The Buffalo Tribune had the fortunate opportunity to interview maverick MLA Drew Barnes. Check out an abridged account of the interview (or the video itself) below:
Mr. Barnes, when it comes to representation, you don’t drink the 'party Kool-Aid.' Why is this?
For me, it’s clear that free enterprise, fiscal conservatism and family values make us the freest and most prosperous place in the world. We need to trust local communities and free enterprise to create wealth for all Albertans. That’s where my message lies. I try hard to stay in touch with the interests of my constituents in Cypress-Medicine Hat, which I represent; this is easy because our values and my values line up easily. I’m also not part of Cabinet, and although I'm elected under the same banner as Kenney, my job is to make Alberta free and prosperous, and to help those in Cypress Medicine Hat to share in this vision. If the [Alberta] government should create problems and oppose this vision, my job is to help my constituents [first].
How do you think the 2020 election in the US will affect Alberta’s relationship with the US going forward. For example, our trade relations, or our energy sector. Montana is right next door to your district, after all.
As you know, Medicine Hat is 'Gas City.' If Biden ends up being victorious, he's pledged to not allow Keystone to go ahead, and this means thousands of jobs in Alberta won’t be developed; that’s a big concern. Trump’s been more pro-free enterprise overall. I think that just like Trump, we need to put ourselves [Alberta] first. With Japan and China crying out for natural gas and oil, we should be prioritizing getting these places off coal and onto natural gas. And yet, here in Canada, we’re bottlenecked by Ottawa, which doesn’t have direct control over our resources. They've found out how to fiddle in our ballpark through carbon taxes (under Trudeau and the [Alberta] NDP through Notley) and Bill C-69, whereby emissions have to be counted against a project. Yesterday, Trudeau passed a bill about zero emissions by 2050. Again, this gives them further license to 'play in our ballpark.'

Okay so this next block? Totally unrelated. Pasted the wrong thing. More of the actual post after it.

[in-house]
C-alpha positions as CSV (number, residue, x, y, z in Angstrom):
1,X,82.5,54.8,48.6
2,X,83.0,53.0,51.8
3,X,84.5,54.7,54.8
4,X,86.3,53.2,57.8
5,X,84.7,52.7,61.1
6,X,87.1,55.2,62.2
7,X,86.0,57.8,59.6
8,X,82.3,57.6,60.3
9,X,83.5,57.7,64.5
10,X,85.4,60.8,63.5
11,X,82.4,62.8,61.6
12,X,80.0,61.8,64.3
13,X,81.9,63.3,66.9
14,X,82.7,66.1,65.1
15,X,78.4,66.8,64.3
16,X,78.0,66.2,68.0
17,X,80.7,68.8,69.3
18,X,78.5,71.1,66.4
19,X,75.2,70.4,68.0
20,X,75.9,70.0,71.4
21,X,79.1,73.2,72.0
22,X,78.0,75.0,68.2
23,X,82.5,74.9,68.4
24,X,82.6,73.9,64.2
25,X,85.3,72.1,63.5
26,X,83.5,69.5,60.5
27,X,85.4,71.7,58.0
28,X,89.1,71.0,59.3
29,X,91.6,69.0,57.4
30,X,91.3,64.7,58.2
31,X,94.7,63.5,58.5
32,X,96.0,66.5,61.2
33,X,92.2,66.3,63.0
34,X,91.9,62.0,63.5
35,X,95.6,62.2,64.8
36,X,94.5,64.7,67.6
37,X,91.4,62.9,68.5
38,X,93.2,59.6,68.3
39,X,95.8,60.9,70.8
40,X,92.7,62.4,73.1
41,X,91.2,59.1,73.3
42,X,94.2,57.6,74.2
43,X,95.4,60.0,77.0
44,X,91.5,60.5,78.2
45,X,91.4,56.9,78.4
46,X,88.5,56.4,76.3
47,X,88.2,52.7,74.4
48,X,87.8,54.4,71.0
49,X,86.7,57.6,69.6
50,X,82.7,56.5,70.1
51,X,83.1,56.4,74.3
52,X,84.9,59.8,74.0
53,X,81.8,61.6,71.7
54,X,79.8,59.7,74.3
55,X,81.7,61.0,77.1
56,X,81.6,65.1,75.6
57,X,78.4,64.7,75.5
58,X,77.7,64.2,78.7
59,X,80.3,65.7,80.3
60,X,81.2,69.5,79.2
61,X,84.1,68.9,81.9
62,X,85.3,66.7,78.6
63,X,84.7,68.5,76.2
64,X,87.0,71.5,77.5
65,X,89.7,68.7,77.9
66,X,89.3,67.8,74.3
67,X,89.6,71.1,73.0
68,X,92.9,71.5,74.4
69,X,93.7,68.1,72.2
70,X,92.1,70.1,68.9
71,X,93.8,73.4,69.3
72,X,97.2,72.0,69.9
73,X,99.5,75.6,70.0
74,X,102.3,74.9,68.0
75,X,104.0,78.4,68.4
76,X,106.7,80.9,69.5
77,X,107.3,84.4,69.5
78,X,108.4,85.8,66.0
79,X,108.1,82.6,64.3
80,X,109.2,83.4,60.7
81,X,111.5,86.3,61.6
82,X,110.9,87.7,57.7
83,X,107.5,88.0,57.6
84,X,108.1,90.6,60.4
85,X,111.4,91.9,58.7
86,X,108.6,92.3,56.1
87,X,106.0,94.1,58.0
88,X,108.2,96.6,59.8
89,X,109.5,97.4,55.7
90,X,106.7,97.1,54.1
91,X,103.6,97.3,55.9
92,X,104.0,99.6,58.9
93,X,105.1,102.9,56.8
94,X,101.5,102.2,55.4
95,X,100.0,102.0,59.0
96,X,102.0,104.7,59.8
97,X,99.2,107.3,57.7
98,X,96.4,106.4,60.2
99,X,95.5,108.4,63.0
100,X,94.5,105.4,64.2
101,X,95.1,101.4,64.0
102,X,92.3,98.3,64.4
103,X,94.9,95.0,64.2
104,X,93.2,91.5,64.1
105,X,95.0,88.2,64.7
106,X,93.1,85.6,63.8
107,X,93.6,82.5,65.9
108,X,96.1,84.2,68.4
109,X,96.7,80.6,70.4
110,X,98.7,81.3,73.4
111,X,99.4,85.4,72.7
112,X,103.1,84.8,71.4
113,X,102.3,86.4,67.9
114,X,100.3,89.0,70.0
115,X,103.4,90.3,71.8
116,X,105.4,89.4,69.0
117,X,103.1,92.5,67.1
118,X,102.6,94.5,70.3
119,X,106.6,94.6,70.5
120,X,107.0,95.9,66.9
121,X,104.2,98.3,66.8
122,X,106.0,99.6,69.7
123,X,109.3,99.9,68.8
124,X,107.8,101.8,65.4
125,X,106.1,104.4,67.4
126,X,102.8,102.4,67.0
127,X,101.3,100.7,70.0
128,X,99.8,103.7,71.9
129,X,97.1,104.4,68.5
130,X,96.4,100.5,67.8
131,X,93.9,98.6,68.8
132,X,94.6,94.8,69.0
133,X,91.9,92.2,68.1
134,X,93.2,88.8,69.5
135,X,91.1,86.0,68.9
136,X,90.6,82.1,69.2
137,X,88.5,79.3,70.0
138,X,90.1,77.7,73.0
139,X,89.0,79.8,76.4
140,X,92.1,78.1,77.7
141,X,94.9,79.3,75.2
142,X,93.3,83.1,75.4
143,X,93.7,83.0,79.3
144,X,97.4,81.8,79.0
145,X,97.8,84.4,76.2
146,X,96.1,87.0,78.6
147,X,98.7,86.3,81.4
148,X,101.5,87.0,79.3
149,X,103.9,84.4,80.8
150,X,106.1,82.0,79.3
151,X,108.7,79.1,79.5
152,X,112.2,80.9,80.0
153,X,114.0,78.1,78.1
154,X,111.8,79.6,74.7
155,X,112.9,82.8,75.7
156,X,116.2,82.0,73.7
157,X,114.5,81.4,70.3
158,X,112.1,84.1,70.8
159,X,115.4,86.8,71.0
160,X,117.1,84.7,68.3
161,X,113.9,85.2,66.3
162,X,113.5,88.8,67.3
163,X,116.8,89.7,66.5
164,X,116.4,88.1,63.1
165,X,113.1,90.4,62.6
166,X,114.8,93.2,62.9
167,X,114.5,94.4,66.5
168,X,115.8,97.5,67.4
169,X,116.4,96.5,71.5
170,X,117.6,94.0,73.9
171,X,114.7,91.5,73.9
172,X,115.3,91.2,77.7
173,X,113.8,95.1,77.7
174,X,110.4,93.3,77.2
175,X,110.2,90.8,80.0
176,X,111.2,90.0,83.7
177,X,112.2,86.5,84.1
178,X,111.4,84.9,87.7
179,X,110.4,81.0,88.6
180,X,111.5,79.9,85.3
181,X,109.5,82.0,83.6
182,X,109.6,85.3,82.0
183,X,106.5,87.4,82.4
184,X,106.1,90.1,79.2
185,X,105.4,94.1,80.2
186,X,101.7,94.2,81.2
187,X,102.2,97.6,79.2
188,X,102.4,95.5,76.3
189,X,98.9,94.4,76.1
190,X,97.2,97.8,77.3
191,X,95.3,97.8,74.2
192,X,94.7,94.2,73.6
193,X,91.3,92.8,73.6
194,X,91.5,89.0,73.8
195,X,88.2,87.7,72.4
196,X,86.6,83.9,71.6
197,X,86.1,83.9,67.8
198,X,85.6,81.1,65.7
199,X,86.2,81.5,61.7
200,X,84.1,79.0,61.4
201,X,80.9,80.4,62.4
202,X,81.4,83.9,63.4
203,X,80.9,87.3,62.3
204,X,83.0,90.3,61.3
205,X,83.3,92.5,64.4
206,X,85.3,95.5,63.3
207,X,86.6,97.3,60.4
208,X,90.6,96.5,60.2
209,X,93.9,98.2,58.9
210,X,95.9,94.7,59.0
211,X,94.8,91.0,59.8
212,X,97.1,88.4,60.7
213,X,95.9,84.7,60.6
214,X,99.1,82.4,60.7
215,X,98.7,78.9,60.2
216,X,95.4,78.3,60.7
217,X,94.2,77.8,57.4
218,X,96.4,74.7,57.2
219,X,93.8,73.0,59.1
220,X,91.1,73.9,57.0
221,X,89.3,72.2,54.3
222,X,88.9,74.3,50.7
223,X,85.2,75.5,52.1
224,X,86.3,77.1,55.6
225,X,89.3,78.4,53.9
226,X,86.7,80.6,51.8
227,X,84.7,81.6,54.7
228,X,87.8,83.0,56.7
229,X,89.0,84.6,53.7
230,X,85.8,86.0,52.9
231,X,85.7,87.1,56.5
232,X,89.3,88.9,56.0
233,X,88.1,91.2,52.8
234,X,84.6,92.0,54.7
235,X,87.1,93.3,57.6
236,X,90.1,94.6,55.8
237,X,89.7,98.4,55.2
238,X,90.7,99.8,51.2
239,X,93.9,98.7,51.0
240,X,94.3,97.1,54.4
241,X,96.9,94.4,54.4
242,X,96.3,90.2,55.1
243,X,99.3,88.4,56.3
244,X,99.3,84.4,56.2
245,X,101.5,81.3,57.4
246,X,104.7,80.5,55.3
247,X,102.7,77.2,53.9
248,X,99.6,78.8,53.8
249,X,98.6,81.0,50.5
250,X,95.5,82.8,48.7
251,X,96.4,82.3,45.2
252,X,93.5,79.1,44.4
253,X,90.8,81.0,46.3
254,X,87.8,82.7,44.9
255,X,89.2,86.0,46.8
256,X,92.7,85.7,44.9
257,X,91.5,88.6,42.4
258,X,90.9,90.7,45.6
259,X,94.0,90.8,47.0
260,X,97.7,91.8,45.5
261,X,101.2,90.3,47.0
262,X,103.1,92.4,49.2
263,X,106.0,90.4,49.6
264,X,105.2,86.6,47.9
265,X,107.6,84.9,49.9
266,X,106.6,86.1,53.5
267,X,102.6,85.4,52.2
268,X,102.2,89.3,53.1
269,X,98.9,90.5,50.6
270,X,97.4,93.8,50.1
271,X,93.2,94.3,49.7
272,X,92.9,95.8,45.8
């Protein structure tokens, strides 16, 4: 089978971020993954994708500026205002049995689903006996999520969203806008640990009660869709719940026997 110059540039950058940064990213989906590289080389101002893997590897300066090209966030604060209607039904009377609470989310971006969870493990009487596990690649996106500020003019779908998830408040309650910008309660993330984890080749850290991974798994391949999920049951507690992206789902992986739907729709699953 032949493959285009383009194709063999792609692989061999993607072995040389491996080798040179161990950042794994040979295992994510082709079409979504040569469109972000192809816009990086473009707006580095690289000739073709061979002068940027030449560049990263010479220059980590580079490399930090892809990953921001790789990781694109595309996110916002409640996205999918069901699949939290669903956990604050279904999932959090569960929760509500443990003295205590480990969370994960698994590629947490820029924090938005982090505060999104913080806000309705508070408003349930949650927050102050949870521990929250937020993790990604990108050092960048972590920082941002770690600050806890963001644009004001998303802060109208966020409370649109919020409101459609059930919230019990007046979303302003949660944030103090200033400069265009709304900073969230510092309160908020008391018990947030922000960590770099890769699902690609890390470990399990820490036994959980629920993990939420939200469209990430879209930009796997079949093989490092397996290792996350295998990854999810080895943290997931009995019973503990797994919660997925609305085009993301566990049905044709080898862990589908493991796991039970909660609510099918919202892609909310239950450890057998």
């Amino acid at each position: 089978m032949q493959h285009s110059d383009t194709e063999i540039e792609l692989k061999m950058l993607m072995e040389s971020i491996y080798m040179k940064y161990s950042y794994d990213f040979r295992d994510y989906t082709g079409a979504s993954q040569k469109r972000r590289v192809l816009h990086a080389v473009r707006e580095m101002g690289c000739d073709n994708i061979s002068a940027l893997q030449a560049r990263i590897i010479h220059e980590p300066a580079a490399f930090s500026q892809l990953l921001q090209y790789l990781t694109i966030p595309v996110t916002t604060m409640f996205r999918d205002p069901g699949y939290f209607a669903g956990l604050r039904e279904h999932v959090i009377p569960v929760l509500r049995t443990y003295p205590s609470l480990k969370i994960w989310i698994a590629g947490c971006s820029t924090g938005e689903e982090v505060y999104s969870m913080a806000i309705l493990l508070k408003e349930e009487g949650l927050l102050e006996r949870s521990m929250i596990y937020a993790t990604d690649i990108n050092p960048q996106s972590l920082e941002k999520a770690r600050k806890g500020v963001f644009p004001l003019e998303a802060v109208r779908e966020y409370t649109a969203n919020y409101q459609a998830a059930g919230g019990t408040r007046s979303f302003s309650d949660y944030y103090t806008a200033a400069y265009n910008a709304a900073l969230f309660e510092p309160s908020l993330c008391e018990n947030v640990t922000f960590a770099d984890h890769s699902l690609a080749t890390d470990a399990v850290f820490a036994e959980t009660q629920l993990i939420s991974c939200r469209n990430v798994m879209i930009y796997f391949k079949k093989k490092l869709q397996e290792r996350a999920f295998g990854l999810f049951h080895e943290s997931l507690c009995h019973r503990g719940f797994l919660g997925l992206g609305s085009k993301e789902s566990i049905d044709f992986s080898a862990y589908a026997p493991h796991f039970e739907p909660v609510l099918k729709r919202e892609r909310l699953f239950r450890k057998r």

You’ve been under scrutiny for wanting Alberta to come first. As a result, you've gotten criticism from the NDP for bringing up issues pertaining to referendums.
The NDP opposition criticizes me for sticking up for Alberta first; they say Alberta should never consider anything but strong ties with Ottawa. That’s not what Albertans tell me; rather, my constituents tell me that we need a fair deal. Many have given up on Canada, due to the Laurentian elite who will never give us the constitutional reforms we need, from equitable representation to a reformed Senate. Do we give Canada loud signals and one more chance to offer us the end of equalization to Ottawa? 670 billion has left Alberta since 1960; that money could’ve gone far to help our families and free enterprise. The media and resources pick up my message and call me a separatist, but all I’m focused on is Alberta and Alberta families. We have brilliant risk takers, intelligent people, and great communities - but we've been weighed down by bad government policies.
Watch the interview below: